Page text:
A Cleveland County couple has died after a truck crashed into a propane tank on their property late Sunday, causing a fireball that rocketed pieces of their house hundreds of feet away.
The mayor of Fallston, Doris Weaver, said she had previously petitioned the state to do something about the dangerous curve, which had been the site of previous car wrecks.
“It’s just hard to think that we had to lose two lives over something that could have been fixed,” Weaver said. “I have to look out my window and look at where that house used to stand and be reminded of that.”
Investigators identified the couple as Johnie Newton, 74, and Naomi Newton, 76. After the crash, they escaped from their home, off East Stagecoach Trail in Fallston, about an hour’s drive from Charlotte, but later died from injuries sustained in the crash and ensuing explosion.
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The truck’s driver was identified as Thomas Pruitt, 24, of Kings Mountain, according to the N.C. Highway Patrol. He was injured and taken to the hospital, but authorities haven’t released details about the extent of his injuries. Investigators are conferring with the Cleveland County District Attorney’s Office to determine if Pruitt will face criminal charges, according to N.C. Highway Patrol.
Weaver, 64, said this is the fourth traffic collision at the home in a year.
As mayor, she says she had talked with officials at the Department of Transportation about installing a sign with flashing lights or a guard rail to make the curve safer.
The DOT conducted a study measuring traffic speeds, she said, but didn’t take further action. Taking matters into his own hands, Johnie Newton had tried building a barricade to protect his home from cars that spun out of control on the curve. But Weaver said he abandoned the move after officials told him he could be held liable if someone were injured as a result of his amateur construction efforts.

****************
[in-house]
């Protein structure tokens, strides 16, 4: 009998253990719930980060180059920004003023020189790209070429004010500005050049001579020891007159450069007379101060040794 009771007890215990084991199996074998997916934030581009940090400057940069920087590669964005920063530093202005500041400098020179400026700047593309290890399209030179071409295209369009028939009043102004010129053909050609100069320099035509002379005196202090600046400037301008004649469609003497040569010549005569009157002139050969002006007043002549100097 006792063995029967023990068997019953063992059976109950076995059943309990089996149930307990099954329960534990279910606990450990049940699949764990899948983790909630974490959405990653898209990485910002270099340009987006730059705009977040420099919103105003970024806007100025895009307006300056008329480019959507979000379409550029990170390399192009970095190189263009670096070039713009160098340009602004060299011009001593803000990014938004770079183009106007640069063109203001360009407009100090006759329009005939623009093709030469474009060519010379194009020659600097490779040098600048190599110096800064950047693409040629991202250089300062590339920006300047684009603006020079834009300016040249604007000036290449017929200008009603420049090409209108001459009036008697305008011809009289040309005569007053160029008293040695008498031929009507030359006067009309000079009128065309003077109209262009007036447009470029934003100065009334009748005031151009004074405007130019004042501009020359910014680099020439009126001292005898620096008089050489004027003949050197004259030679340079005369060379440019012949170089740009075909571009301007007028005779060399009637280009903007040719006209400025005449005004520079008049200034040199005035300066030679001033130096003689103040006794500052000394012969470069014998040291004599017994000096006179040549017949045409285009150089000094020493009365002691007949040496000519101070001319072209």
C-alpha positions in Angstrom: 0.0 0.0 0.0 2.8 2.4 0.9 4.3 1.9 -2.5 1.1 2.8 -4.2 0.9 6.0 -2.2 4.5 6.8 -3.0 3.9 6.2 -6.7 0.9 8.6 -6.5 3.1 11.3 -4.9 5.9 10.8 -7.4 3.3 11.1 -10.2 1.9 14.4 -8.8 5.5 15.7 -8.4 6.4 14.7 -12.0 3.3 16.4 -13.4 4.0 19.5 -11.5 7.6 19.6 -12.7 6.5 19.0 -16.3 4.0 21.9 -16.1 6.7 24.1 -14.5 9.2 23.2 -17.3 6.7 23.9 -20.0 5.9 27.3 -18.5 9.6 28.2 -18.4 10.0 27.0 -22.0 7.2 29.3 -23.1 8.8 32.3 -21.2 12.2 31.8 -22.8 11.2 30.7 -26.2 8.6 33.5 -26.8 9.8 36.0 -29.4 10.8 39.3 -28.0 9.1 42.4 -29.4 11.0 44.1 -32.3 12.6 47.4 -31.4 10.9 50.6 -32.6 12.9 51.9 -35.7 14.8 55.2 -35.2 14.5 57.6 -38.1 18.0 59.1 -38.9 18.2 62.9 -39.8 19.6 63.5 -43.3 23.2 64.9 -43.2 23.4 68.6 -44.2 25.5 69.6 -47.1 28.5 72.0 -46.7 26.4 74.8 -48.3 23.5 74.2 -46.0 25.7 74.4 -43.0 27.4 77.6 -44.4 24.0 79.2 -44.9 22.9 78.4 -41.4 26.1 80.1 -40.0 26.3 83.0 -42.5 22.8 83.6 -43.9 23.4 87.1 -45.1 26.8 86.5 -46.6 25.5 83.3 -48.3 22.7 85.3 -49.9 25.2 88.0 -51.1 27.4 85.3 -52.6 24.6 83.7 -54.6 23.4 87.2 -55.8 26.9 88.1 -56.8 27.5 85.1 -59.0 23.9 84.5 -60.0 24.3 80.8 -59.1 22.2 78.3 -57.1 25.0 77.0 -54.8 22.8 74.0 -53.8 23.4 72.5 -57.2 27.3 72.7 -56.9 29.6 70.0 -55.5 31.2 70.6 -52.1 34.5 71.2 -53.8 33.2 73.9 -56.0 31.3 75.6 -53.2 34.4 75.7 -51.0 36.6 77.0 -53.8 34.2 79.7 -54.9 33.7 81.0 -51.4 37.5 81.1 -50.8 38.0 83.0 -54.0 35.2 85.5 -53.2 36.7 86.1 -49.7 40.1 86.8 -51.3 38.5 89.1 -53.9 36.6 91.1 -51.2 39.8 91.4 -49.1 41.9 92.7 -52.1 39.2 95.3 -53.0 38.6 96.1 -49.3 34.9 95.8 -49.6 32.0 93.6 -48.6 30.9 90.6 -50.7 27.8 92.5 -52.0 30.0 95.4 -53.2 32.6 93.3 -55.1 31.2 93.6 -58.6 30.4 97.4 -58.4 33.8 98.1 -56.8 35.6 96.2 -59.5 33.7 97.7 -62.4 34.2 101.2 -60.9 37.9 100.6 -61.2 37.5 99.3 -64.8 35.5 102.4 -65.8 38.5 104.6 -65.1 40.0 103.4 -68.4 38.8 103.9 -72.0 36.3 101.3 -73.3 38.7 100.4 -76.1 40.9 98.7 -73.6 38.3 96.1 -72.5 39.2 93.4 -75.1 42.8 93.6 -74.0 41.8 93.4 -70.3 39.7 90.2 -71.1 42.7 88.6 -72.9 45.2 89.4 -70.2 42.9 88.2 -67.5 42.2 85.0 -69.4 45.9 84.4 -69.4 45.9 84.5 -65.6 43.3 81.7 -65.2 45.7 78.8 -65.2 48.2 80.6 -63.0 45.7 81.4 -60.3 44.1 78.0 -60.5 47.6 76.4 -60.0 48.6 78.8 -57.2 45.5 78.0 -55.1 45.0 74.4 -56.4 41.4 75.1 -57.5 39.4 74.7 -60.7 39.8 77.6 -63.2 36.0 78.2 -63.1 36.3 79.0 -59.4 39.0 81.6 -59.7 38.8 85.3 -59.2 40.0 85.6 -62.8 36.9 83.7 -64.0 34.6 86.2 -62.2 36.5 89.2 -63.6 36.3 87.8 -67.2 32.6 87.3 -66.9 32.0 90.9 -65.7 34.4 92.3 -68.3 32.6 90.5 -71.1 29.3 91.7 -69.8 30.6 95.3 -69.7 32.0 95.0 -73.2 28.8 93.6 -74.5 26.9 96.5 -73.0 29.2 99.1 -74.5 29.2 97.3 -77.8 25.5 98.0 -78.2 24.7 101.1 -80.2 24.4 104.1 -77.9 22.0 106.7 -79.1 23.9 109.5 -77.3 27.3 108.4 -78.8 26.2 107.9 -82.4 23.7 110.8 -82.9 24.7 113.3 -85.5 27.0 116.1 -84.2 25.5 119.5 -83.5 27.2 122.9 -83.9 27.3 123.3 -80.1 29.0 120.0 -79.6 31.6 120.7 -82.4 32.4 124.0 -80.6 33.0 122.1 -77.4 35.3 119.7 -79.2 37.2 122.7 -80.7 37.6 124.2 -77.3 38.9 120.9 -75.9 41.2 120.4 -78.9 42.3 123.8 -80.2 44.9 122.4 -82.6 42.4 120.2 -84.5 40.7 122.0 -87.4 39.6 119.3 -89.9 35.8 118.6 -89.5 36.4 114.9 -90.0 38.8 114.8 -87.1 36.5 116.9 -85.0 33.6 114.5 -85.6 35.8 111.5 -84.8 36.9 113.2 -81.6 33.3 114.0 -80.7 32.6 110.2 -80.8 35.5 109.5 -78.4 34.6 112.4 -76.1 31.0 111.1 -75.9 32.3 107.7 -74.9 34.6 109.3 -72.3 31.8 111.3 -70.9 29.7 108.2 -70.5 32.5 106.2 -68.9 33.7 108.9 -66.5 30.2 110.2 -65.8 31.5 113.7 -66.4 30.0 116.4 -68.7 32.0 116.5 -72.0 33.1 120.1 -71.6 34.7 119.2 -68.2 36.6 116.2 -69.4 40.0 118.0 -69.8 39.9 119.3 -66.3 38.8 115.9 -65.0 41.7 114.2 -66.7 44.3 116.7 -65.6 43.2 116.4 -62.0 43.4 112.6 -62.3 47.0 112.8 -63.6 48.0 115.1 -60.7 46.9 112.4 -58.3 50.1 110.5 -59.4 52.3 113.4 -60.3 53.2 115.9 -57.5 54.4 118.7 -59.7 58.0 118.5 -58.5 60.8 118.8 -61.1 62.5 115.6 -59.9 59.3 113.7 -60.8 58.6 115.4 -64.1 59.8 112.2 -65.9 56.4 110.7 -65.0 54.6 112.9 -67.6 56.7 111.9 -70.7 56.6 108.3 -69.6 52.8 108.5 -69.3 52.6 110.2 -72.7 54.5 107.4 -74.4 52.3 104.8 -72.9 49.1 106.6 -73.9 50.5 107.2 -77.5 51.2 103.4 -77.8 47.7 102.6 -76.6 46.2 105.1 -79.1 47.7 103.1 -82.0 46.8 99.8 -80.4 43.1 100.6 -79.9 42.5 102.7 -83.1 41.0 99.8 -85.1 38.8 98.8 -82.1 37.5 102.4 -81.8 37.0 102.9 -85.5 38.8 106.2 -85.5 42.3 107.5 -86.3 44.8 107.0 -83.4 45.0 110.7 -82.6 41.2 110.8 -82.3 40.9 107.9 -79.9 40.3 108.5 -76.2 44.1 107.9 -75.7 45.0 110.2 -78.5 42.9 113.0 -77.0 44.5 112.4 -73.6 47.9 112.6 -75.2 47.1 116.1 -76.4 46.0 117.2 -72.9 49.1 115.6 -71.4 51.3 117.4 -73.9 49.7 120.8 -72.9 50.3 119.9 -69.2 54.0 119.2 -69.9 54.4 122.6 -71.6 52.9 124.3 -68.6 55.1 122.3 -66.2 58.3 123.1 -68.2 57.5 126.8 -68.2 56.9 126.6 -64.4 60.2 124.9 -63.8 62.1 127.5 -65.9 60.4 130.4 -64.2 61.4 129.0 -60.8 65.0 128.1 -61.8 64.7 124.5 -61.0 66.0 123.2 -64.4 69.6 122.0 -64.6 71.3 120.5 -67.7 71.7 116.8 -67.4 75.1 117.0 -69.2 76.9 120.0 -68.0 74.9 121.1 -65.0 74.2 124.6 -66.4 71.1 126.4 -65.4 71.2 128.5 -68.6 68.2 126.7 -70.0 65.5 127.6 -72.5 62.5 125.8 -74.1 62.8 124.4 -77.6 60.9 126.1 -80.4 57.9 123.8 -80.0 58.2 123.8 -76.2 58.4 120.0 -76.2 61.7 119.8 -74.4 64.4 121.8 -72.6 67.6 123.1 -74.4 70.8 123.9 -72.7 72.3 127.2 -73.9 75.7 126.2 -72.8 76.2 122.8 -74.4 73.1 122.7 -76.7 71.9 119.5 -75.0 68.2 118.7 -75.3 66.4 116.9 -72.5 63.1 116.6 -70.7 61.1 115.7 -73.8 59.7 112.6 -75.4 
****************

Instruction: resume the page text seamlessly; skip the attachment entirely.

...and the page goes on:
An after-hours message at the N.C. DOT’s office in Shelby was not returned.
On Sunday night, Weaver said, her family heard a crash coming from the home across the street.
“I went out the front door and I could immediately hear the gas,” she said. Her son and his wife went to attend to the injured man in the truck.
“We got him across the street, but I was yelling ‘The gas! The gas!’ ” Weaver said.
An injured Johnie Newton had come out of the house, but his wife was inside, on the phone with 911 dispatchers.
Weaver said her son implored Naomi Newton to come out of the house as the smell of gas intensified.
“She finally made eye contact with my son and started moving,” Weaver said. “She made three steps before the house blew.”
Photos from the scene showed a flattened house, with splinters of wood from the home in the street as firefighters tried to battle the blaze. The force of the blast sent a door into the metal gate outside the house, scorched a nearby pickup truck and set the grass on fire.
Bruce Swiecicki, senior technical adviser for the National Propane Gas Association, said that although there are codes and standards for propane tanks near roadways, it would be difficult for installers or homeowners to safeguard against a freak accident like Sunday’s.
“If vehicle traffic is going to be passing by regularly, then yes, you may need to erect some barriers or put up some kind of protection,” he said. “But if it was way off the street, I’m not aware of any materials or codes that would address the situation.”
Staff writer Karen Sullivan contributed.